Phil Reeves, the vice president of strategic consulting for Stratasys, a leading maker of many kinds of additive manufacturing machines and materials, says many widely used plastics may not be compatible with the process, since it relies on combining the powder with an additional, light-absorbing material.
Hopkinson has said in the past the HSS is best suited to thermoplastics, from elastomers to engineering polymers, but in the long term it could apply to metals and/or ceramics.
He now says the machine his group is building will be able to deliver additional materials, such as conductive inks used to print electronic devices, which remains a big technical challenge for additive manufacturing.
Meanwhile, HP announced last October that it was developing somewhat similar technology. Though details are murky, HP calls the technology Multi Jet Fusion. It appears to also employ an ink-jet print head that can deliver both a radiation-absorbing material and another material it calls a "detailing agent."
At the time, HP said its technology would operate at least 10 times faster than existing 3D printing systems. The new machine, expected to be released in late 2016, is also said to be able to digitally print items in different colors and manipulate their form, texture, strength, elasticity, friction, as well control their electrical and thermal properties.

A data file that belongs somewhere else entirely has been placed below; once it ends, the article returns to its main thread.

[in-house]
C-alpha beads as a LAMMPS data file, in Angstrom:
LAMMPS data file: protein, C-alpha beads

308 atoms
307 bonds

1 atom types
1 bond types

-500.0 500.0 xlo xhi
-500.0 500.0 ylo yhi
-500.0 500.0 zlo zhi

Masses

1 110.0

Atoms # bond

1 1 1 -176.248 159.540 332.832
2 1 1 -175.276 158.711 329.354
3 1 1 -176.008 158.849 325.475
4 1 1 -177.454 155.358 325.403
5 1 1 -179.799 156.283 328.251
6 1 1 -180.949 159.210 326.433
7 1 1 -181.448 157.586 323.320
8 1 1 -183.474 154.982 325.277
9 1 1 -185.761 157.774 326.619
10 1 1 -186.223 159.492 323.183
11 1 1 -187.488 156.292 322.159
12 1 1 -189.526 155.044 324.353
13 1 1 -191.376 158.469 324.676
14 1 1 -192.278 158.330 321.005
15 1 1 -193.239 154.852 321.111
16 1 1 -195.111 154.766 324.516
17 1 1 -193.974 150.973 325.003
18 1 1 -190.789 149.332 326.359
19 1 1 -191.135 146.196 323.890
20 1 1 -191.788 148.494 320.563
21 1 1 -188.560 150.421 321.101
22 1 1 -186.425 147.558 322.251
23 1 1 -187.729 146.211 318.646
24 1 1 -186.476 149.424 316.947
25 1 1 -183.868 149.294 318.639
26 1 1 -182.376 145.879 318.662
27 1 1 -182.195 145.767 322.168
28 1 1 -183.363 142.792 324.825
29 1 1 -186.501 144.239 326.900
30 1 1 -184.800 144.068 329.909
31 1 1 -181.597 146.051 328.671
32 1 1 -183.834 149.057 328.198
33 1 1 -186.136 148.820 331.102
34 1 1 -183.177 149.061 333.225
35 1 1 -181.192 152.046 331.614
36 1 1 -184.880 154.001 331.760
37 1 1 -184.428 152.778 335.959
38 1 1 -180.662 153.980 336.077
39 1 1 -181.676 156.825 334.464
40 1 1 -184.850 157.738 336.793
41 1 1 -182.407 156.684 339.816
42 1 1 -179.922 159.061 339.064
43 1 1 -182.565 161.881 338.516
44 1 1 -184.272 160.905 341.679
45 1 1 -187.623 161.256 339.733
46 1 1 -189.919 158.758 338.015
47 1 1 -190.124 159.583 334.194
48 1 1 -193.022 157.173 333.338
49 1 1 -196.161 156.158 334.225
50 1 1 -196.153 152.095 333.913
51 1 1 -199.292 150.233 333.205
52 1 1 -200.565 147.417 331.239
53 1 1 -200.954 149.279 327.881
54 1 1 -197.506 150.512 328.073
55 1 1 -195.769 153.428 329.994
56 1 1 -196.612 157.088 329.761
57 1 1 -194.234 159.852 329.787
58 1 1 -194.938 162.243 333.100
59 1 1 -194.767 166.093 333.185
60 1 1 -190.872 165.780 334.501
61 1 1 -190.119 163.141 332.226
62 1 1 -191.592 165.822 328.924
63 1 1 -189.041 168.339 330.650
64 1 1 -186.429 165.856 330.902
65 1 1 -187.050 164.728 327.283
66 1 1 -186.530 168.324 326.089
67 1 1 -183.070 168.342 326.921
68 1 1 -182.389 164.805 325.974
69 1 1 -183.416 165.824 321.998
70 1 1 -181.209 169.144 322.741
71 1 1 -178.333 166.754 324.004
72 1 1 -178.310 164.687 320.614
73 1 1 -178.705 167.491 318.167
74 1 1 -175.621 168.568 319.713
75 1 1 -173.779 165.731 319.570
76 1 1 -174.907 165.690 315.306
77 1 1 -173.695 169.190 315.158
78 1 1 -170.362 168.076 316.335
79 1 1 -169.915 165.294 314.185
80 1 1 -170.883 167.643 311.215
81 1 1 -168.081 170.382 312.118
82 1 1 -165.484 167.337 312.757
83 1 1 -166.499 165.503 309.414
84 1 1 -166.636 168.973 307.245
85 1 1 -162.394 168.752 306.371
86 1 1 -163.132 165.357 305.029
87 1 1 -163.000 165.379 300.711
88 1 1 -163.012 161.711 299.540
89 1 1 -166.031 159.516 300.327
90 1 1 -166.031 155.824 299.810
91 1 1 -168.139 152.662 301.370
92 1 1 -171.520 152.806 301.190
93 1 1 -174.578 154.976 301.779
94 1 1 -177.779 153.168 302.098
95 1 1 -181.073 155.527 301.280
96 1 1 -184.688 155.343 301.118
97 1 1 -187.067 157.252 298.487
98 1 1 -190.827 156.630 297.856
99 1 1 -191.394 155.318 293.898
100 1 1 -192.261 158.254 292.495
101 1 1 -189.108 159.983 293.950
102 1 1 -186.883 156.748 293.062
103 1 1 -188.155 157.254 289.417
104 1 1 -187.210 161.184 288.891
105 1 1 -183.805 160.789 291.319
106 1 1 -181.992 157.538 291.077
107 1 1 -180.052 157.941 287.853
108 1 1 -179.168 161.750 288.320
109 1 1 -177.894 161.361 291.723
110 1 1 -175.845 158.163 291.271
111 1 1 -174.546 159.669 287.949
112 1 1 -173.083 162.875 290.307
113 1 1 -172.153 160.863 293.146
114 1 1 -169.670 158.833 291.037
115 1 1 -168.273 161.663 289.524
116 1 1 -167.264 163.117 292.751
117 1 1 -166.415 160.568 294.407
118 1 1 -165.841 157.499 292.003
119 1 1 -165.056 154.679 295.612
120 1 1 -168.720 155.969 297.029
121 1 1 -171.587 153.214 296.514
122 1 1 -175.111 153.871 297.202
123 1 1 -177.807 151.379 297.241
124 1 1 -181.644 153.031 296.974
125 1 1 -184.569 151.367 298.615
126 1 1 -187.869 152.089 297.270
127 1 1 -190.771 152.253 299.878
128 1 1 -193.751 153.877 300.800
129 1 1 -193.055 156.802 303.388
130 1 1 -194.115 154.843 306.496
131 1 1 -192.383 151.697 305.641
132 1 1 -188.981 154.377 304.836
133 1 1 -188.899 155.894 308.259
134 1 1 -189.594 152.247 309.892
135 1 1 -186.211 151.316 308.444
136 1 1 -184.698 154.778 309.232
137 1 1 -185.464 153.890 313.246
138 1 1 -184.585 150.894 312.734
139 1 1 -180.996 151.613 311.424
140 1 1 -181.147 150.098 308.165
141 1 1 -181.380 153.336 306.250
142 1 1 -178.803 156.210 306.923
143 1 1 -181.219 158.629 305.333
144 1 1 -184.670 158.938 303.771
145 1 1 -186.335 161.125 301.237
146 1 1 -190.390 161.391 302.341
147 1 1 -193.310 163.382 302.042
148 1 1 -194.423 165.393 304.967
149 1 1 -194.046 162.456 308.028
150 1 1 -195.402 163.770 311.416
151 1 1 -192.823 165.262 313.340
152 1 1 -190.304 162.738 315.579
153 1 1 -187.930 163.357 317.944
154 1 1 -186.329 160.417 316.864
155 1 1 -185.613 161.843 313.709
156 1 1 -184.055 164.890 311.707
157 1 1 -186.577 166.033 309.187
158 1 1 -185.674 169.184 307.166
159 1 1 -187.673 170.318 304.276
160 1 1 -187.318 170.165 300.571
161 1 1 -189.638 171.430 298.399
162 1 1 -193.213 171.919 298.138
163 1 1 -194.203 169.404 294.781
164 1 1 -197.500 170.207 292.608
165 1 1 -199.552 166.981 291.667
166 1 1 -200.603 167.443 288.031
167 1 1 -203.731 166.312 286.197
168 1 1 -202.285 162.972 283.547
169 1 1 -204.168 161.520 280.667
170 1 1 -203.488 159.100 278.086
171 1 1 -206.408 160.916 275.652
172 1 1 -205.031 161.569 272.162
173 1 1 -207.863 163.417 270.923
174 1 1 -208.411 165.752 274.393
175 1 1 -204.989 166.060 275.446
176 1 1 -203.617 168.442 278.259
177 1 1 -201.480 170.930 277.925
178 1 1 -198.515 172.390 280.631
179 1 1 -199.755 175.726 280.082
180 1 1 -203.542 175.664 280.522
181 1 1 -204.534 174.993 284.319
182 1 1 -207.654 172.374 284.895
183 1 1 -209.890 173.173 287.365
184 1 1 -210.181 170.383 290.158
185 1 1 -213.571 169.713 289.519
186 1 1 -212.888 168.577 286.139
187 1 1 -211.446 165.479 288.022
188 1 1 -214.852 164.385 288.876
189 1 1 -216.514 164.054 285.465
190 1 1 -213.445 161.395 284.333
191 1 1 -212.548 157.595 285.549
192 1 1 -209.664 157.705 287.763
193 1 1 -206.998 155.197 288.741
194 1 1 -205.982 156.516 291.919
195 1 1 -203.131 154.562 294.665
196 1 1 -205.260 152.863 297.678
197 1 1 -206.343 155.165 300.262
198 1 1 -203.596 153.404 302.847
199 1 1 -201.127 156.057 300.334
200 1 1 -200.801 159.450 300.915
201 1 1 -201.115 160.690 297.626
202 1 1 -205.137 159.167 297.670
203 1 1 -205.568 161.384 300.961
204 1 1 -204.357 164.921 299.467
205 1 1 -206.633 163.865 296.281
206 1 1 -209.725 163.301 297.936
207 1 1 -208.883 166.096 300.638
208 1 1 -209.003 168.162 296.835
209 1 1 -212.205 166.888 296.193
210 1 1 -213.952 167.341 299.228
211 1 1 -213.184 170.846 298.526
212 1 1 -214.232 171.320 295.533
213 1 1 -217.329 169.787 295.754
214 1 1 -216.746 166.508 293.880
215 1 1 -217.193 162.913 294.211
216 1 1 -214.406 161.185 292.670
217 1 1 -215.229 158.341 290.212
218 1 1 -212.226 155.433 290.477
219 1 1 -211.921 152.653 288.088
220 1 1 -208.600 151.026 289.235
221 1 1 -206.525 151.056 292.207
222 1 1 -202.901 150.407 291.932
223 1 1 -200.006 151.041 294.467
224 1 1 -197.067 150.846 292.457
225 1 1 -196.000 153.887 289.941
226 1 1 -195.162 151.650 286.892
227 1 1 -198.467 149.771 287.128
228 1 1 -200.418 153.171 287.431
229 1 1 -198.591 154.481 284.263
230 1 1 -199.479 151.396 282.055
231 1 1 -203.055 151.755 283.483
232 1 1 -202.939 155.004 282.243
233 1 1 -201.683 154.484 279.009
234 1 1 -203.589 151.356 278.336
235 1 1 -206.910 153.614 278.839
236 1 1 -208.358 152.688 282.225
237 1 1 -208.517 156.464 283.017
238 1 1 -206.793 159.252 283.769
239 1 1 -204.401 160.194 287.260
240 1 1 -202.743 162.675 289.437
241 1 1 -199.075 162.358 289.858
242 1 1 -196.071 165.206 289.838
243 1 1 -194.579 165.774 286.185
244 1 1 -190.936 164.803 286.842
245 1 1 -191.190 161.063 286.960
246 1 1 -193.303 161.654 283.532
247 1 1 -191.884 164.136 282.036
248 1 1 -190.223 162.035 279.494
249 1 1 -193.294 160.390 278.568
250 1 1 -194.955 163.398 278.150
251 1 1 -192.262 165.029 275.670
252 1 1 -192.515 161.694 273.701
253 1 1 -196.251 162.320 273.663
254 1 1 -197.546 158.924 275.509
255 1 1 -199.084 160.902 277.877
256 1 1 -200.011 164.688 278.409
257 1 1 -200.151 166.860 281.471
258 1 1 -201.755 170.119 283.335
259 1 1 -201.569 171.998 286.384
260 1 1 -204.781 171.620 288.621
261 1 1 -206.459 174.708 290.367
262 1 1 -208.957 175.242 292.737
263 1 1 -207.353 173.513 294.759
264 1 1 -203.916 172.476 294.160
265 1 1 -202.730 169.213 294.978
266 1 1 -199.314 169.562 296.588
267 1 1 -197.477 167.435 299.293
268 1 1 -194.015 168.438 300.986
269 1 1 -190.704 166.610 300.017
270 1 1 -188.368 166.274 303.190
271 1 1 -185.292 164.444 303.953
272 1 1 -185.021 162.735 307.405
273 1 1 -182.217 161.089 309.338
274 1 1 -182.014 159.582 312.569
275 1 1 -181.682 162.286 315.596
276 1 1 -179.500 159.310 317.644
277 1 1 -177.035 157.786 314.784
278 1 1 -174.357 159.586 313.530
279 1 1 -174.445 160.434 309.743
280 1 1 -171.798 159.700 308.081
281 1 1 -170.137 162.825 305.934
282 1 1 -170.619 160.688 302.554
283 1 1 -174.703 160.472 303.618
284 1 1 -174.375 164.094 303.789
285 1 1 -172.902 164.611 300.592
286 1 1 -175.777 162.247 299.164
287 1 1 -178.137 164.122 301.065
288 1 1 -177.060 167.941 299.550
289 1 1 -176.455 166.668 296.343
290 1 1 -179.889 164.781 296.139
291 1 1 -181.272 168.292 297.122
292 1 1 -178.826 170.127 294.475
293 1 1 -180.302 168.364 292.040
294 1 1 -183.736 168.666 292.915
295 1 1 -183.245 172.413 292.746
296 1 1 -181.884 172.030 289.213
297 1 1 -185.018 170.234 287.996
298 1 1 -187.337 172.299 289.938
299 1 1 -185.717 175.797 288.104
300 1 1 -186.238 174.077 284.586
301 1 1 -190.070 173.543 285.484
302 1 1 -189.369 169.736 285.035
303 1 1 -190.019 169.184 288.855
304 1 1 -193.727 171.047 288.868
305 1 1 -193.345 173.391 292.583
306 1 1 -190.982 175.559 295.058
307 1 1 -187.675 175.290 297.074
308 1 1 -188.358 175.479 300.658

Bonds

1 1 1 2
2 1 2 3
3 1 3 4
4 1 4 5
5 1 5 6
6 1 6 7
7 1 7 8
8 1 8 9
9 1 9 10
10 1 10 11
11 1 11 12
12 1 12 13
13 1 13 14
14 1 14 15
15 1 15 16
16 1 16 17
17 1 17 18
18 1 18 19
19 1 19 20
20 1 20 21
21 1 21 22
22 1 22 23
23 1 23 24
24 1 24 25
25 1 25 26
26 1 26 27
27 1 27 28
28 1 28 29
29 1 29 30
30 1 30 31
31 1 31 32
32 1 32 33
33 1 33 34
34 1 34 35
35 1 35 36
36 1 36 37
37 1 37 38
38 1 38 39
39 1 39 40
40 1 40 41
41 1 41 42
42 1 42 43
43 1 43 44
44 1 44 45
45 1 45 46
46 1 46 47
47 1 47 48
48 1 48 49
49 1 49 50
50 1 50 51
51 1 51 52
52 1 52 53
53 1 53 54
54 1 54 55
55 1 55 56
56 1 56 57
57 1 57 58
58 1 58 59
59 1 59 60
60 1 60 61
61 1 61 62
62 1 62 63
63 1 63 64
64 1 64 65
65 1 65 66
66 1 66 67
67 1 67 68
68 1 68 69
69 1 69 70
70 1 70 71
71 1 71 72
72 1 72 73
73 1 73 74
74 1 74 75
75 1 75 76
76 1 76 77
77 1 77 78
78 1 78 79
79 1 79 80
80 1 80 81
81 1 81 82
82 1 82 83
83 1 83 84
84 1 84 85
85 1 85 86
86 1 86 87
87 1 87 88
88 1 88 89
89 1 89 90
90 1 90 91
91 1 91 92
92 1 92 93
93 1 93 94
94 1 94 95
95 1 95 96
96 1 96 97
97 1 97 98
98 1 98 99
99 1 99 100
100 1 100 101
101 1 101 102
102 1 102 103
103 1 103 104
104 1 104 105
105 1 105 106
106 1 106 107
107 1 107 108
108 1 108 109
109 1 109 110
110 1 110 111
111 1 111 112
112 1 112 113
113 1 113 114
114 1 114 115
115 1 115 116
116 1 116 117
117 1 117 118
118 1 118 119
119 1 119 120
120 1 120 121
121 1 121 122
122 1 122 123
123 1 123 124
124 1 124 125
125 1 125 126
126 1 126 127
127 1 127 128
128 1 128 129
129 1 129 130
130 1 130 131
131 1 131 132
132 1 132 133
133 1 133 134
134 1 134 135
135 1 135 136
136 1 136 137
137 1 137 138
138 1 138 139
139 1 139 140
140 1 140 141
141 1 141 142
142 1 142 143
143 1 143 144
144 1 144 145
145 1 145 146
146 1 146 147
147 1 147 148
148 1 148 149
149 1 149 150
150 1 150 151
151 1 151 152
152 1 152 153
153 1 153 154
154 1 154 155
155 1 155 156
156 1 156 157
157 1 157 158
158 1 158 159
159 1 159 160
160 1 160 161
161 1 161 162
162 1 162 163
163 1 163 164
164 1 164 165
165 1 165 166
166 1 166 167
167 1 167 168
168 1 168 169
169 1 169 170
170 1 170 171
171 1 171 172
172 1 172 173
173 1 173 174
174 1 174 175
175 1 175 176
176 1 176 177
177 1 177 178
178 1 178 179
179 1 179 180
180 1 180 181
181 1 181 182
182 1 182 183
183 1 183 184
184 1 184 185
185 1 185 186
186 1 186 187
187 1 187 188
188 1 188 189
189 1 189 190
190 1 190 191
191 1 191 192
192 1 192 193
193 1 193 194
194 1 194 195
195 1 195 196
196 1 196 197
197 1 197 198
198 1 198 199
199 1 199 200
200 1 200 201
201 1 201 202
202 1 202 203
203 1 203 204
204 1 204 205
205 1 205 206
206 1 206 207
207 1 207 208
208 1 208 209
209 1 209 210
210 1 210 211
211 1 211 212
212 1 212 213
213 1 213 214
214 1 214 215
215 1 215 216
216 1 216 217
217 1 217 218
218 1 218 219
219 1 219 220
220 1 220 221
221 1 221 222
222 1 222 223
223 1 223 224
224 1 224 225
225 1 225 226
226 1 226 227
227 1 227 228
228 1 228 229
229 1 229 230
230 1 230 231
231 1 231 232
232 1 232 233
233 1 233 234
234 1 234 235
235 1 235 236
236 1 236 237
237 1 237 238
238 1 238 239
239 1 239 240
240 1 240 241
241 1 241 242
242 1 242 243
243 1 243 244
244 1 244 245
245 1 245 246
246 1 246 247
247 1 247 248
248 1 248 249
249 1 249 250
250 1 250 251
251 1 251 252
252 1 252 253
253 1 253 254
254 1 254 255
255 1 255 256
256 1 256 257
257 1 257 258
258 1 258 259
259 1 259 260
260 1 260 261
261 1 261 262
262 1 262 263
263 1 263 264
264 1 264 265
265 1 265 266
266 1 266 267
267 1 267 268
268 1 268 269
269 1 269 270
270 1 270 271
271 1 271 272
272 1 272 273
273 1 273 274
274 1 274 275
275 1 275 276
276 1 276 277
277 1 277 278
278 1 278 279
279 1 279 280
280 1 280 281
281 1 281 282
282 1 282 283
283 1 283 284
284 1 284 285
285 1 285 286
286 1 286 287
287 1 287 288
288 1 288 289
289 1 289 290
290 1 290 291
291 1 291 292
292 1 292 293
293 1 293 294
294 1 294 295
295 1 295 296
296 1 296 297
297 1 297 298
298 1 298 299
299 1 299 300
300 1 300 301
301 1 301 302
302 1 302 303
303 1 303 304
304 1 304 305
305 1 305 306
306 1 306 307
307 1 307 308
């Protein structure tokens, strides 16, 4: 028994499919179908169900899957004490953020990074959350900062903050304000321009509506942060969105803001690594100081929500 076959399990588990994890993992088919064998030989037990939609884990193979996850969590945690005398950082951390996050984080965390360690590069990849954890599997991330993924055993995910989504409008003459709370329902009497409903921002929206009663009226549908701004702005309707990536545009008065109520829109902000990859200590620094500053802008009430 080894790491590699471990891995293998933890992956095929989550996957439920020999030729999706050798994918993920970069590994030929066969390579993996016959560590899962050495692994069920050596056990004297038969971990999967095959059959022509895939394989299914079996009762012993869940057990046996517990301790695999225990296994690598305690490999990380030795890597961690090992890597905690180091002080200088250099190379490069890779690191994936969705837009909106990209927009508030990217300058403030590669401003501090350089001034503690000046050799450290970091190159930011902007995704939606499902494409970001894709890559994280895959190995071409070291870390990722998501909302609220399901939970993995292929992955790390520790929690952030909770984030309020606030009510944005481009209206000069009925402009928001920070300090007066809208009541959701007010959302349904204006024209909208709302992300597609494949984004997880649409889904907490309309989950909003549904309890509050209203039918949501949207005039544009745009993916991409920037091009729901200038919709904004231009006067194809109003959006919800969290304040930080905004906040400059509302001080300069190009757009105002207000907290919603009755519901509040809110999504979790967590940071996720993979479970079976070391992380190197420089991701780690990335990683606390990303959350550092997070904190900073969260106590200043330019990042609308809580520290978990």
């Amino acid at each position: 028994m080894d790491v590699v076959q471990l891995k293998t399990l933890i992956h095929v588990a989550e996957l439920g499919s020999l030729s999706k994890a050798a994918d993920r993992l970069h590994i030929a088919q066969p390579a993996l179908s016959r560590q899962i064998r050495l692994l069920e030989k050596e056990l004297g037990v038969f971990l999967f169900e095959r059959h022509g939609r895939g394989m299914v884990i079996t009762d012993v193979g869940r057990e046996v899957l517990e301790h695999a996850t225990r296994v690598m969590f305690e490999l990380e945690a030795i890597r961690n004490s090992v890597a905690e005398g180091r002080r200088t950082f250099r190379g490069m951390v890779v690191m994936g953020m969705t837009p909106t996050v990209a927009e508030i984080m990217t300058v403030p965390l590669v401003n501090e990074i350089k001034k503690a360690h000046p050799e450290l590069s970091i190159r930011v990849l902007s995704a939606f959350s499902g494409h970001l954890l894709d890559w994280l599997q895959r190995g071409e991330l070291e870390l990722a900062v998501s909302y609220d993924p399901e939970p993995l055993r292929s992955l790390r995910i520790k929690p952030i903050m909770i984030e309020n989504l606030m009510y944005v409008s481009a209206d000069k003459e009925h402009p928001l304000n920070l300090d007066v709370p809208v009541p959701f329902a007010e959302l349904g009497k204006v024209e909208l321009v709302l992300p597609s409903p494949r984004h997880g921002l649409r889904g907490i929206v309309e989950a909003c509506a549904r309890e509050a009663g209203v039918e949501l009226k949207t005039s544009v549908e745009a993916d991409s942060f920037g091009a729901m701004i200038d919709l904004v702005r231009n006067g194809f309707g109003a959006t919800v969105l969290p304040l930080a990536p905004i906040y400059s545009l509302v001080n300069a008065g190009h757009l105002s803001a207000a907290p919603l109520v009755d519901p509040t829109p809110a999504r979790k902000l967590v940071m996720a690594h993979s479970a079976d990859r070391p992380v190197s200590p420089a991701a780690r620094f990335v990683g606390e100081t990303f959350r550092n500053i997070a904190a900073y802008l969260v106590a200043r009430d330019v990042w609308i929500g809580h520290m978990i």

Unlike elective laser sintering, which prints objects point by point, HP's printer will use fused deposition modeling (which lays down plastic in toothpaste-like layers), and be able to prints whole layers at a time.
HP said then that making 1,000 gears using its new printer would take 3 hours, while using laser sintering would take 38 hours to do the same job.
While both the HP and this new approach have yet to be proven in the market, it does seem that we may be close to a "tipping point" in 3D printing that could allow it to go truly mainstream for a much broader range of items and parts to be economically produced.
As many observers have noted, 3D printing is a digital technology and thus subject to Moore's Law, meaning capabilities will double for the same cost about every 18 months.
Are we truly near a tipping point for 3D printing in terms of what can be made and at what cost in scale? Let us know your thoughts at the Feedback section below.